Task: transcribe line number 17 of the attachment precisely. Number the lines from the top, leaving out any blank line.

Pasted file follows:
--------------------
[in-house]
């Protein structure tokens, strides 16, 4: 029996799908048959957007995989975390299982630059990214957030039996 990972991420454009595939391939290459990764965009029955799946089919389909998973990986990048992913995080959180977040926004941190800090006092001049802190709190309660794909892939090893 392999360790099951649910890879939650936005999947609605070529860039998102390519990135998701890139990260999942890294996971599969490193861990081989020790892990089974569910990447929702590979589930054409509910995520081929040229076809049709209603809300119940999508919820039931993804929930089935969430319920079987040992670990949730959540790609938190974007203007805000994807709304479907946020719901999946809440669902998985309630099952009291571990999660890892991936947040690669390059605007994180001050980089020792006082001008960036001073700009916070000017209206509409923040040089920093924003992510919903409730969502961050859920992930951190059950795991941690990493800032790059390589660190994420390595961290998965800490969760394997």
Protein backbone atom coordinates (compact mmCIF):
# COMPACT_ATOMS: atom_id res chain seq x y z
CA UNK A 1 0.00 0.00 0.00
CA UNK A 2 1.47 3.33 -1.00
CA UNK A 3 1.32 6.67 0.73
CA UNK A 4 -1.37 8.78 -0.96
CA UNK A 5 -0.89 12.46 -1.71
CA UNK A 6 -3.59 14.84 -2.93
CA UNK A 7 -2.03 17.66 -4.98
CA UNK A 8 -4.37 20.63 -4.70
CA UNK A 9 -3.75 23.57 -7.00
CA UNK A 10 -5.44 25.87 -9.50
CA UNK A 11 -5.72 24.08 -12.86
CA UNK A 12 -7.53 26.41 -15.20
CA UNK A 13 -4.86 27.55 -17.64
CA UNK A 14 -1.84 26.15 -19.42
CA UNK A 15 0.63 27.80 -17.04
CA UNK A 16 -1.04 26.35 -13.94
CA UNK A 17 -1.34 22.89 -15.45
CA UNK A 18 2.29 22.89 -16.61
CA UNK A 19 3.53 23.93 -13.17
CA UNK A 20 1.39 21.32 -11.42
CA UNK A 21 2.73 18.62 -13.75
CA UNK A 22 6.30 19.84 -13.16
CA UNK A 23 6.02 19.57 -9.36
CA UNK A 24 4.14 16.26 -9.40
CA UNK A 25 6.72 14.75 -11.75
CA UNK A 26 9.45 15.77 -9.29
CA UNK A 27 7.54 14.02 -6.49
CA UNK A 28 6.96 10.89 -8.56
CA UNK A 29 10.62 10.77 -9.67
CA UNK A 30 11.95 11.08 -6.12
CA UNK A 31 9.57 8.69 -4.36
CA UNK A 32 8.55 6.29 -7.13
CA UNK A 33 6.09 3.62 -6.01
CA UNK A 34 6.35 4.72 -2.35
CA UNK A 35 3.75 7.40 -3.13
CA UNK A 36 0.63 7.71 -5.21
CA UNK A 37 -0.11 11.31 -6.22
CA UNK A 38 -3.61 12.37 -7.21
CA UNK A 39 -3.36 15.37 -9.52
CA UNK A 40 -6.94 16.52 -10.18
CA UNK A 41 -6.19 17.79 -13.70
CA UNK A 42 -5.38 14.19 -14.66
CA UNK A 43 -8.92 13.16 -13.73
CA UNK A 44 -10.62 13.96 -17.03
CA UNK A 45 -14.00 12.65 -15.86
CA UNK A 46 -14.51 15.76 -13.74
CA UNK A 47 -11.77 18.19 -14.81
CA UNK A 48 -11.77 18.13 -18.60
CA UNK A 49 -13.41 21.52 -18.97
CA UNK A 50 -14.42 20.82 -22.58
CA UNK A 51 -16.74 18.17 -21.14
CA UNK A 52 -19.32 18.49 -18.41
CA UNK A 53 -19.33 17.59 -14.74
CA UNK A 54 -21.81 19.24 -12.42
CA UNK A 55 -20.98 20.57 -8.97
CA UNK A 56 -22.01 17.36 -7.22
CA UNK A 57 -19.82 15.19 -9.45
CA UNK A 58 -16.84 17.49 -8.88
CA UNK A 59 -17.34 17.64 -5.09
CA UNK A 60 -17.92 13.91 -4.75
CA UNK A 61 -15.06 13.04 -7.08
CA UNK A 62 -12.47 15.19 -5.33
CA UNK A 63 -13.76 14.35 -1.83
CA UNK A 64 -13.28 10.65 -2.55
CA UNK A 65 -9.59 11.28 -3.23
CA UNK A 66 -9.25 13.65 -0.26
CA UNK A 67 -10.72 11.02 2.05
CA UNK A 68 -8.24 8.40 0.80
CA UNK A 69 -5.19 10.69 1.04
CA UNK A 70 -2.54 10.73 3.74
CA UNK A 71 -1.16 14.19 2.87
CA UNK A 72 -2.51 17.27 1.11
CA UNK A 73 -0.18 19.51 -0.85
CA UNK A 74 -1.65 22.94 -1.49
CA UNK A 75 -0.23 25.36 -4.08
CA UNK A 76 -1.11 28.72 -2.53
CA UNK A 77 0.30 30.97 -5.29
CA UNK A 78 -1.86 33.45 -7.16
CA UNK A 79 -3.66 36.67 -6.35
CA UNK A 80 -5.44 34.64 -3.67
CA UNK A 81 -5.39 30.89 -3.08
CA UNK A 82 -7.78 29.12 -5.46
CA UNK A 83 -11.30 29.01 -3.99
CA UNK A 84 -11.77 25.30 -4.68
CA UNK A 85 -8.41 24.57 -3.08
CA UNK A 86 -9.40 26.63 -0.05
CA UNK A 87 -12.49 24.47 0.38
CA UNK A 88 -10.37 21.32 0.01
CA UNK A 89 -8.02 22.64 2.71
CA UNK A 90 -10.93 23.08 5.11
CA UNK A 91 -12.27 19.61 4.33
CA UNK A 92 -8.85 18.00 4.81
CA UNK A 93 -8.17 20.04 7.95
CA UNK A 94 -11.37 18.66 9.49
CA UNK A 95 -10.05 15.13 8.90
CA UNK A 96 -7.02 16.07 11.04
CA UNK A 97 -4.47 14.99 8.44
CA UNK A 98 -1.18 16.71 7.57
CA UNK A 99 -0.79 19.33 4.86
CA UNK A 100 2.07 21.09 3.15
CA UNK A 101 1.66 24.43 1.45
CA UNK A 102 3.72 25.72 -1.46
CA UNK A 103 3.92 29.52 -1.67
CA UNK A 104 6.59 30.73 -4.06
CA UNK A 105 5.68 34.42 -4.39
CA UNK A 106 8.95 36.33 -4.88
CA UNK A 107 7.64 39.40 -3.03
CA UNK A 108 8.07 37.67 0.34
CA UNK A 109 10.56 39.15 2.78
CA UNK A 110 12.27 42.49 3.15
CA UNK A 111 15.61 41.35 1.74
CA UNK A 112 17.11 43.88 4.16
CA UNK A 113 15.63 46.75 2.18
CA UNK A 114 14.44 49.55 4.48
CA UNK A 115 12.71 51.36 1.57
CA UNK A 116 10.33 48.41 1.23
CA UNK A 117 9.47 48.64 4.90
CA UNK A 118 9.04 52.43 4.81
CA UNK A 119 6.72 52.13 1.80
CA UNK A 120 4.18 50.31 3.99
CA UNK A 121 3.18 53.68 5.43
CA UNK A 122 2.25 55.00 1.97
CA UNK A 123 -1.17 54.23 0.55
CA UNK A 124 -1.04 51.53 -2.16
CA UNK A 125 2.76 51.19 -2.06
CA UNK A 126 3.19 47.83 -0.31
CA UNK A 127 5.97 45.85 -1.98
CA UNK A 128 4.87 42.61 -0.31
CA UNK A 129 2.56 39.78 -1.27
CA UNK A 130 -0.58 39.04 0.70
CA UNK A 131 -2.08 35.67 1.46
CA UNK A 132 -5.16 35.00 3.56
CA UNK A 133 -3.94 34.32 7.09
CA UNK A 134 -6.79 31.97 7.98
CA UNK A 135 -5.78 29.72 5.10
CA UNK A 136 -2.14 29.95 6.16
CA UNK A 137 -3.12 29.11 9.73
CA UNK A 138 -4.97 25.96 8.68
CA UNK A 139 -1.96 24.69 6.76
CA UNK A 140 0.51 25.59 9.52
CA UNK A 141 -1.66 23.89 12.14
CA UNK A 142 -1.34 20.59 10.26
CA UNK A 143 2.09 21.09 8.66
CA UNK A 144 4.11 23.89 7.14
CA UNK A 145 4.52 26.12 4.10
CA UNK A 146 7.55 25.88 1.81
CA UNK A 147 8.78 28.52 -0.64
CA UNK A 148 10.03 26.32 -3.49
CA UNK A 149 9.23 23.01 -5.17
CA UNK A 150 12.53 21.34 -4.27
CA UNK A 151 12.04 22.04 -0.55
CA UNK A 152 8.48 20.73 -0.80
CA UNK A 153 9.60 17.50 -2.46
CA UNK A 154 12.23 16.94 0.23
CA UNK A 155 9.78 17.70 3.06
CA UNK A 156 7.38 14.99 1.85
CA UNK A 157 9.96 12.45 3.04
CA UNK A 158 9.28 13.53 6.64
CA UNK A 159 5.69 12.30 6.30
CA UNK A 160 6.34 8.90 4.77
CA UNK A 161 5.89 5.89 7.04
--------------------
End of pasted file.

CA UNK A 13 -4.86 27.55 -17.64